Fraunhofer SCAI hosts project kick-off meeting to support earlier diagnosis of Alzheimer’s disease

On 14–15 July, the Fraunhofer Institute for Algorithms and Scientific Computing (SCAI) hosted the kick-off meeting of “ADIS” in Sankt Augustin (Germany).
ADIS stands for “Early Diagnosis of Alzheimer‘s Disease by Immune Profiling of Cytotoxic Lymphocytes and Recording of Sleep Disturbances”. The project is funded through the EU Joint Programme – Neurodegenerative Disease Research (JPND). JPND is the largest global research initiative aimed at tackling the challenge of neurodegenerative diseases.
The ADIS project will run for a period of three years with a budget of 1.3 million, distributed among 7 collaborators, including:

  • Fraunhofer Institute for Algorithms and Scientific Computing (SCAI), non-profit public research organization – project coordinator
  • Fundació Clínic per a la Recerca Biomèdica (FCRB), clinical/public health research sector
  • Tel Aviv University (TAU), university
  • Alzheimer Europe (AE), patient organisation
  • Fraunhofer Institute for Toxicology and Experimental Medicine (ITEM-R), non-profit public research organization
  • SeqOmics Biotechnology Ltd. (SO), small to medium commercial enterprise (SME)
  • ImmunoBrain Checkpoint LTD (IBC), small to medium commercial enterprise (SME) – external collaborator

The newly formed consortium brings together EU-leading expertise in data science, biotechnology, clinical research as well as public involvement. As the project title already highlights, the partners aim to advance research into one of the most challenging conditions, Alzheimer’s disease.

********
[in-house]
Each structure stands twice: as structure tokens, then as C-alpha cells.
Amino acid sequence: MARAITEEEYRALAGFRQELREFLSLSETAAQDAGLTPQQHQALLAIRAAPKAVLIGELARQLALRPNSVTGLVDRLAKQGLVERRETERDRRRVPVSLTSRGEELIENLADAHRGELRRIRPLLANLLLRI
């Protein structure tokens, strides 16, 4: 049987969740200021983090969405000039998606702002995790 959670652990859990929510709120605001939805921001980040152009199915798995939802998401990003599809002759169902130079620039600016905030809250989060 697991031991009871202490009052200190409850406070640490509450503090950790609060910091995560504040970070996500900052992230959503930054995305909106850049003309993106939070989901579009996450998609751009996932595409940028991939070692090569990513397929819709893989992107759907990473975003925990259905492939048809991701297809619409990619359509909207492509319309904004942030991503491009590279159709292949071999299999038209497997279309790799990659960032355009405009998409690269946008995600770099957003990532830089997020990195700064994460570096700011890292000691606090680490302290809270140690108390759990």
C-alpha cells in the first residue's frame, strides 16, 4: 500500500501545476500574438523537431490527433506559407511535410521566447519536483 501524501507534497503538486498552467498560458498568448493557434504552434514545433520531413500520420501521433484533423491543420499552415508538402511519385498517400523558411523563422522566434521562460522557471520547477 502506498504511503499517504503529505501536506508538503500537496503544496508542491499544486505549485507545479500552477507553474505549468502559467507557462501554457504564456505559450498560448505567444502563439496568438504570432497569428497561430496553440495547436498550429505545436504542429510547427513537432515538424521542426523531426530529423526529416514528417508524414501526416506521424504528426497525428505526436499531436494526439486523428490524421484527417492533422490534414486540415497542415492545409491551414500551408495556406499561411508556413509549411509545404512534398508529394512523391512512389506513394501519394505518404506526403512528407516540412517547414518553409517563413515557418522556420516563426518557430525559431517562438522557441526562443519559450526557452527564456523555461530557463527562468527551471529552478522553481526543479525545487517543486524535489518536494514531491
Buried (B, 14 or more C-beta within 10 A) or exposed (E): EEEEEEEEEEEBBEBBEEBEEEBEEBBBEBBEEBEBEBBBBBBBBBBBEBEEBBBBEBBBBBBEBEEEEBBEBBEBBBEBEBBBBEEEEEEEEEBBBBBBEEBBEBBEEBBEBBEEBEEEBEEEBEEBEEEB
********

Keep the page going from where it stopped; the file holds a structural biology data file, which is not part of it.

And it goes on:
Given the rising number of people affected and challenges around diagnosis (which often comes late in the disease course), new markers for the condition could be valuable to diagnose people earlier. In addition to this, project results could support more precise treatment research (patient stratification). As part of this, the project partners will analyze and compare aspects such as sleeping disturbances, peripheral inflammation, (neuro)inflammation and cognitive performance in:

  • 25 healthy people,
  • 25 people with mild cognitive impairment due to Alzheimer’s disease as well as,
  • 25 people with mild-to-moderate Alzheimer’s disease.

These analyses will be conducted using different approaches, including latest single cell immune profiling technologies as well as artificial intelligence and advanced computational models of individual immune cells (agent-based modeling) with the potential to demonstrate links between different factors tied to the disease.
Apart from working with data and samples that are specifically collected for ADIS, project partners will also leverage on data that have been generated in previous studies to complement the analysis. The involvement of the public throughout the project duration will be ensured through Alzheimer Europe’s leading expertise and Europe-wide network.



“ADIS will leverage cutting edge science and technology in conjunction with long lasting clinical expertise to provide candidate biomarkers for earlier diagnosis of Alzheimer’s disease. An earlier diagnosis means that treatments slowing down symptom worsening would have higher success chance in the future and that patients could better plan their life. I am very enthusiastic about the motivation and energy of the entire consortium to reach our ambitious goals and really looking forward to the upcoming three years of working together.” Project Coordinator, Prof. Dr. Holger Fröhlich

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